Fishes are members of a large, heterogeneous group of vertebrates living in a wide variety of aquatic habitats. There are slightly more species of fishes than of all other vertebrates combined. About 1,200 species of native fishes are found in Canadian waters, the majority of which (990) live in marine waters.
Gnathostomes comprise five major lineages: the extinct Placodermi and Acanthodii, and the living Chondrichthyes, Actinopterygii and Sarcopterygii.
Sarcopterygii, lobe-finned fishes, include coelacanths and lungfishes, as well as tetrapods, since some tetrapods (i.e. animals with four feet or limbs) are thought to have evolved from sarcopterygian fishes.
The term "fishes" is used by some ichthyologists (i.e. zoologists who study fish) in a more restricted sense than used here. Some would include only forms with jaws. As the term is used here, fishes may be defined as cold-blooded vertebrates with gills throughout life, and limbs, if any, in the shape of fins. Most have scales and paired fins; however, many unrelated groups lack scales (e.g., lampreys, North American catfishes) or one or both of the paired fins (e.g., lampreys, eels, most sand lances). In terms of plural versus singular usage, the term "fishes" is properly used in reference to individuals of more than one species. However, in reference to one or more individuals of only one species, the term "fish" is appropriate.
Form and Colour
Fishes exhibit a wide variety of shapes, sizes and colours. They range from long, almost string-like lengths, to globular forms. They can look like a lumpy rock, a leaf or a snake. Most have a tapering, variably compressed body with smooth contours, exemplified by trout.
Fishes range in size from a whale shark, exceeding 12 m, to a tiny, 8-10 mm minnow, goby or schindleriid. In Canadian waters, the smallest fishes (e.g., some minnows, darters, sculpins) may not exceed 10 cm, while those over 3 m include Atlantic sturgeon and bluefin tuna. Several may even exceed 5 m (e.g., white sturgeon, thresher, white and basking sharks).
Fishes are highly variable in colour. In the tropics, there are many brilliantly coloured freshwater and marine fishes, but those in Canadian waters, as in other northern areas, are generally drab. There are some exceptions, however, and males of several species can develop bright colours at spawning time (e.g. Arctic char, sockeye salmon, northern redbelly dace, longnose sucker, some darters). There tends to be more variation in colour among populations of the same species of northern freshwater fishes than among tropical fishes. The marked colour variations of rainbow trout or northern pike have erroneously convinced some anglers that there are different species of these fishes in different localities.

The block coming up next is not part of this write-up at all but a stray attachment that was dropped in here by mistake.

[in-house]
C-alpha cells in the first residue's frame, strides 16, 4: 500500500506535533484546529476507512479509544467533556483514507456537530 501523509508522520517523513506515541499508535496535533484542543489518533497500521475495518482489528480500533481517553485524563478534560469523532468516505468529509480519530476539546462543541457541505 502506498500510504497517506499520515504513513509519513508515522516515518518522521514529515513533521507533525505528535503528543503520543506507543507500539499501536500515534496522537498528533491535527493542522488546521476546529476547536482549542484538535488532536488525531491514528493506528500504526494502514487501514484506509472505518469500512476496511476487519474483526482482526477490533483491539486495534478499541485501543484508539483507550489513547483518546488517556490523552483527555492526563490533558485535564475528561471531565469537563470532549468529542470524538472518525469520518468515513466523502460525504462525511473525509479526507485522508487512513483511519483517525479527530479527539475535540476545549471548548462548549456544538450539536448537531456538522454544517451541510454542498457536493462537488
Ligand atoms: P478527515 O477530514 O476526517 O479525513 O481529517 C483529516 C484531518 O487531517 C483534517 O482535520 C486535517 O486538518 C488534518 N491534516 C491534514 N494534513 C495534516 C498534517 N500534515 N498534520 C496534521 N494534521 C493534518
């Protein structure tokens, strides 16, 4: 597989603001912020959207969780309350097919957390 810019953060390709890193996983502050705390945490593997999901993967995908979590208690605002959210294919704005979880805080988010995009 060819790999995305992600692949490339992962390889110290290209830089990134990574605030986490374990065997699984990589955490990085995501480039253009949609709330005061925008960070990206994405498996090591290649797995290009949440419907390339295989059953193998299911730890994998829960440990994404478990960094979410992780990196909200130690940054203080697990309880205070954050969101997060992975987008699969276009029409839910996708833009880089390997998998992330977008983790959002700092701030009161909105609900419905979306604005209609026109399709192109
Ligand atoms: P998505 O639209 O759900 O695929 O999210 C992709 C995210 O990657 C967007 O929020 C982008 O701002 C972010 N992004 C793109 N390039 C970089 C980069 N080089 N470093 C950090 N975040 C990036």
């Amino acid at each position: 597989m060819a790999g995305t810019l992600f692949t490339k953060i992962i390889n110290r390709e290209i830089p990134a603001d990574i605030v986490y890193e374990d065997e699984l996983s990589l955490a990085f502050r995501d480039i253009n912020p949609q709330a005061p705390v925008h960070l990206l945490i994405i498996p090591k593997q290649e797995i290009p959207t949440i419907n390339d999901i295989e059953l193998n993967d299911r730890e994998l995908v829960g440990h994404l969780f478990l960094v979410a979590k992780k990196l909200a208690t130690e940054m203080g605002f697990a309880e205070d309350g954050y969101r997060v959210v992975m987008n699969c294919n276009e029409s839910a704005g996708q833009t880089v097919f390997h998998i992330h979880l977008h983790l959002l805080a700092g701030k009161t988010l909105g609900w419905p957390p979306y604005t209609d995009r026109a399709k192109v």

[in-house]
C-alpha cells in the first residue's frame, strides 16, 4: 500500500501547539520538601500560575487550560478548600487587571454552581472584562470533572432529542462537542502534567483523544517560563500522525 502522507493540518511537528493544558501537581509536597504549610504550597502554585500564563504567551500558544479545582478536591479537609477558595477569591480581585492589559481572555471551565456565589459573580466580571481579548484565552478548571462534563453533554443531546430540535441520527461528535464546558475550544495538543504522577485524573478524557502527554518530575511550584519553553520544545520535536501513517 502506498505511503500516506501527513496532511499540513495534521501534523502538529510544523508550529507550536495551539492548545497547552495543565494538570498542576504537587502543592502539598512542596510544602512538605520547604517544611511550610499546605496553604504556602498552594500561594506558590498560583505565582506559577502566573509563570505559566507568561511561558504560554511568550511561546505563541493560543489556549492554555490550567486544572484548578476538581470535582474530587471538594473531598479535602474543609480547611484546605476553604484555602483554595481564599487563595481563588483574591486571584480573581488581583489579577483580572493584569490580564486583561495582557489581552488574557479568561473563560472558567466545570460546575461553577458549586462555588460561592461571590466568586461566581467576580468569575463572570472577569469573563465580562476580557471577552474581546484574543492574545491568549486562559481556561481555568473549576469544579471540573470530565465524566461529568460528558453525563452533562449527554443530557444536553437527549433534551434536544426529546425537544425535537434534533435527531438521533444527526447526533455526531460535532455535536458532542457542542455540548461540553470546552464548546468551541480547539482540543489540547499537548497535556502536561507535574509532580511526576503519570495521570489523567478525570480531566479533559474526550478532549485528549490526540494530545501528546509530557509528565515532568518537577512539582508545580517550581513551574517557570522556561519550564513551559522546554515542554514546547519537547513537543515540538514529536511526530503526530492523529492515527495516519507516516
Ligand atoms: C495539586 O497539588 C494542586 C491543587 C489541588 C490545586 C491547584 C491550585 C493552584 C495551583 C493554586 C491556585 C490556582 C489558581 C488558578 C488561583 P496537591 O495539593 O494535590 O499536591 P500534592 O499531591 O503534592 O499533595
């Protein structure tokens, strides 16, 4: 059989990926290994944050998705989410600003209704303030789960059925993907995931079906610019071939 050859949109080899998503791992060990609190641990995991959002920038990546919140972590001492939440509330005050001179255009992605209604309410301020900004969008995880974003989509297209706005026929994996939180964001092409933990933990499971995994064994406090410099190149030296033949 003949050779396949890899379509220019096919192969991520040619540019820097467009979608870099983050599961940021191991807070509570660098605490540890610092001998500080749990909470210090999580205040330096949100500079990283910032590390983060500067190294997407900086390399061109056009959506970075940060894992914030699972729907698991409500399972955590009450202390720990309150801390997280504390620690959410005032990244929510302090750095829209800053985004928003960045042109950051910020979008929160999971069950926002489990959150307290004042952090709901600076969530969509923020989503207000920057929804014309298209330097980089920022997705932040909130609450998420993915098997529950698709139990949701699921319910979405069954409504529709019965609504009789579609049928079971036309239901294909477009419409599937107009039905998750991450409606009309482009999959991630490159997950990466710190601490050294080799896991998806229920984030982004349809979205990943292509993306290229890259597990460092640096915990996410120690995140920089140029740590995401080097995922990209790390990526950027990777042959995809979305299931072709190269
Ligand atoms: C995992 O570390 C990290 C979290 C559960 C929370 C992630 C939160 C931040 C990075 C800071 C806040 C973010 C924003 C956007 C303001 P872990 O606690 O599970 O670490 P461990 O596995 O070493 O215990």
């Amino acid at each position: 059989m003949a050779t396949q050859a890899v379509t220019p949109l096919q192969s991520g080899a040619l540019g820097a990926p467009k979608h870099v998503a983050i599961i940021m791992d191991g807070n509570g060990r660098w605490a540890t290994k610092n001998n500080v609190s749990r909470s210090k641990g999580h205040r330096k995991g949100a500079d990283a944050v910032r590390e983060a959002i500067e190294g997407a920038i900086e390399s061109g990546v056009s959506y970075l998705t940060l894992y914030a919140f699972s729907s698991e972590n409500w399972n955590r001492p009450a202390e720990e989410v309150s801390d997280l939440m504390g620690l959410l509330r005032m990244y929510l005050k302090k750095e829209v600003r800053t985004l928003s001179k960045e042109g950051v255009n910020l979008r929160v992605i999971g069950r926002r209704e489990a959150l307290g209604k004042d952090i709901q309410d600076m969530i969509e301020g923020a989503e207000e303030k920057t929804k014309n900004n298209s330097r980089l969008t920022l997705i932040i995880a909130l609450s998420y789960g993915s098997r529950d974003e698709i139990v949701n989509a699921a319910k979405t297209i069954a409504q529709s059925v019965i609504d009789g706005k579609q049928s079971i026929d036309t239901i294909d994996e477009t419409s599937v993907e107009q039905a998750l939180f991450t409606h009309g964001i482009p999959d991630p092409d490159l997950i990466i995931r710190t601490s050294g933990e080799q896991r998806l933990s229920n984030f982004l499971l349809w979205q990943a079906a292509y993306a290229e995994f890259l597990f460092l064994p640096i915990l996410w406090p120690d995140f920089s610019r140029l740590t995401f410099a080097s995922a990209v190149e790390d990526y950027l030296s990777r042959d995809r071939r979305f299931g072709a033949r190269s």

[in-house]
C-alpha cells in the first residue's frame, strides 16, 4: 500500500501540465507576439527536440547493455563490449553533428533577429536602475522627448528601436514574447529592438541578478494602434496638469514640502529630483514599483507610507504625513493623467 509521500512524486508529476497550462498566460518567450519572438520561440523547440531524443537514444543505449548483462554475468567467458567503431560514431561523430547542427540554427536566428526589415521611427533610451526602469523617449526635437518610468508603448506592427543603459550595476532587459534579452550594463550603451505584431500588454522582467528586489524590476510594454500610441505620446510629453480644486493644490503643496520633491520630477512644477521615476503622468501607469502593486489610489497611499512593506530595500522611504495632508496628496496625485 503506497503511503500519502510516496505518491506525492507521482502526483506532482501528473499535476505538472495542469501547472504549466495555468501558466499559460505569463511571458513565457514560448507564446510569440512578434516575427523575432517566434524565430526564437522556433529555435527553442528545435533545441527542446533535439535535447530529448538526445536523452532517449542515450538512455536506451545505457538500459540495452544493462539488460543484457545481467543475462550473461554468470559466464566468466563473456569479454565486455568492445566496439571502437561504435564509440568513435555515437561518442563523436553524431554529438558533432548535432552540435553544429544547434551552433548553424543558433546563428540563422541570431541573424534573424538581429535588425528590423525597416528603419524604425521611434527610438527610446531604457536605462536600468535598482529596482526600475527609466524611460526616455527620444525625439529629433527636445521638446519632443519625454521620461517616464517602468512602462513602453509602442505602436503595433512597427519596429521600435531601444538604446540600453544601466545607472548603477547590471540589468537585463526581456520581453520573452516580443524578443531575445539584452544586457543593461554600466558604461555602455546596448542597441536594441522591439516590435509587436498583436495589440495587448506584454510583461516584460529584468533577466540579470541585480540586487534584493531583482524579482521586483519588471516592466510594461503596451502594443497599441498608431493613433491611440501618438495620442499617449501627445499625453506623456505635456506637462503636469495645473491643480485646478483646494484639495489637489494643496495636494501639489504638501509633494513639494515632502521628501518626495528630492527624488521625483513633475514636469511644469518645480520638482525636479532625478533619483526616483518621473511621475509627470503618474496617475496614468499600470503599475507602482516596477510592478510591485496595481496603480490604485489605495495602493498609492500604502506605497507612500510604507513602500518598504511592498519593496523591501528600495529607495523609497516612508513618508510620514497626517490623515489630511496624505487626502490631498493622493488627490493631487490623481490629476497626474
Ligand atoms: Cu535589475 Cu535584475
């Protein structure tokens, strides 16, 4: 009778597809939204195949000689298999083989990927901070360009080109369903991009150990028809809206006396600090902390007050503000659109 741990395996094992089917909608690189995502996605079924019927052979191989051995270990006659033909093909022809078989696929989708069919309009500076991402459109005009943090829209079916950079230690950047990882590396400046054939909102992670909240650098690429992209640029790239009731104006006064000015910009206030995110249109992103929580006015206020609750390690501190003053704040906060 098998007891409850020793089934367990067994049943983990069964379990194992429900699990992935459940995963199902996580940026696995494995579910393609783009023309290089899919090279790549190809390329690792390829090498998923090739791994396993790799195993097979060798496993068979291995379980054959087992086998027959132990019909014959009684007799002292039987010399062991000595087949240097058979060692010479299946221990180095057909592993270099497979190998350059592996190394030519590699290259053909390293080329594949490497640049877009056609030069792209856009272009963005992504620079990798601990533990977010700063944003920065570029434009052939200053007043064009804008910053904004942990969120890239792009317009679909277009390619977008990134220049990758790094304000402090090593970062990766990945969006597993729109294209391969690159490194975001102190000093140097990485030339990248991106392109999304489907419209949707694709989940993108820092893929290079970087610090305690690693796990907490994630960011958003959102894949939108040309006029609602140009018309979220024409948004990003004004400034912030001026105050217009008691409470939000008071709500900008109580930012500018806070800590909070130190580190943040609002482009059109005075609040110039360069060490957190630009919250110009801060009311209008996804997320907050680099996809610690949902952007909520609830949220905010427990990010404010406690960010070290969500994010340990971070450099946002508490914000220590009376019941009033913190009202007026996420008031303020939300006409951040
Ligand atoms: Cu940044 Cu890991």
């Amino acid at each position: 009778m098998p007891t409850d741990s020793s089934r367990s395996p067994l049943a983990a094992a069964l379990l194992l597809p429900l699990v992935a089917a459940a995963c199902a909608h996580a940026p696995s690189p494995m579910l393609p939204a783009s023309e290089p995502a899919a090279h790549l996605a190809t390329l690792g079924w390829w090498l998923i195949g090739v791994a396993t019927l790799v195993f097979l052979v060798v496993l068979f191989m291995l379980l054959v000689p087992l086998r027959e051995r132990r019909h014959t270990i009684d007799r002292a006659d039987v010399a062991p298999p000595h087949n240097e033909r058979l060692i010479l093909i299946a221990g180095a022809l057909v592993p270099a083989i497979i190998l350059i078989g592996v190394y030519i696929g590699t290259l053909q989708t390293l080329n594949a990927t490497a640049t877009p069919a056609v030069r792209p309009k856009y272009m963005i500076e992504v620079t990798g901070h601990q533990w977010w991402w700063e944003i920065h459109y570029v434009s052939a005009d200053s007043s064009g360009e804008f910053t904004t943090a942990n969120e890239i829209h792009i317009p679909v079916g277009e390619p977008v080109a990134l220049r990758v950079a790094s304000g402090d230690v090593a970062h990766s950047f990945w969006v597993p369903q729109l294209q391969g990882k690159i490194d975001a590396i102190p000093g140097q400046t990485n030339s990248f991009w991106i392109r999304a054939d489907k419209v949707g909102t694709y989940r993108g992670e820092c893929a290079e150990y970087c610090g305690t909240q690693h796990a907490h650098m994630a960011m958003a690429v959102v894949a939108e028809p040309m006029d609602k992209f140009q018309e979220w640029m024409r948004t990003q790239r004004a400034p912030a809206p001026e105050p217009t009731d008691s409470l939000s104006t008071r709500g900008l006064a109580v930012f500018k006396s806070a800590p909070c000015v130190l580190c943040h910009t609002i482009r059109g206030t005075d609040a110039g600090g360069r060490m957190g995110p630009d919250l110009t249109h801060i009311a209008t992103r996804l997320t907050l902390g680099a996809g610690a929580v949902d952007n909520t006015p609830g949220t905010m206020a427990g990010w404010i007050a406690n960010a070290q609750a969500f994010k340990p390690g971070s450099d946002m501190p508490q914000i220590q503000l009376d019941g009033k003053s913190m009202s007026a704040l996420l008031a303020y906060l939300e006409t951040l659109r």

Sharks and rays have placoid scales resembling tiny teeth. Most species of bony fishes with scales have either cycloid scales (smooth bordered) or ctenoid scales (rough bordered). Teleosts, the largest and most recently evolved group of bony fishes, display both forms of scales: cycloid scales characterize relatively primitive teleosts (e.g., salmon, minnows); ctenoid scales characterize advanced teleosts (e.g., perch, sunfishes).
Generally, fishes with cycloid scales have pelvic fins in the mid-portion of their bodies and lack spines in the fins; those with ctenoid scales have pelvic fins beneath the pectoral fin and have spines in some of their fins. Although frequently used to tell a fish's age, scales are not always reliable; certain bones in the head may be more accurate.
Buoyancy and Respiration
Most bony fishes possess a swim or air bladder that helps them attain neutral buoyancy in water. Many bottom fishes lack the bladder, enabling them to stay on the bottom, even in relatively fast streams, with minimum energy expenditure. Some species (e.g., longnose dace) can change bladder volume over relatively short periods of time, increasing it when in a lake, decreasing it in a river.
Although a few fishes have lungs or other organs for breathing air, all fishes possess gills. In Canada, fishes are virtually always confined to water for respiration, but elsewhere there are species that can breathe in the atmosphere and even make journeys onto land.
Distribution and Habitat
Canada has a diverse group of living fish species, including representatives of most classes. This fauna is rich in numbers of individuals, but not in numbers of species, especially when the vast amount of freshwater lakes and rivers and the extensive coastline are considered. There are about 28,000 recognized species of living fishes worldwide, comprising about 515 families. About 43 per cent of these species live in fresh water. Roughly 1,200 species of native fishes in about 195 families live in Canadian waters.
Of this number, about 990 are confined to marine waters (Pacific, Arctic and Atlantic oceans). Several species are diadromous, meaning they spend part of their life in the ocean and part in fresh water. Of these, some (Pacific salmon, many lampreys) are anadromous, spawning in fresh water, while the American eel of the Atlantic coast is catadromous, spawning in the ocean.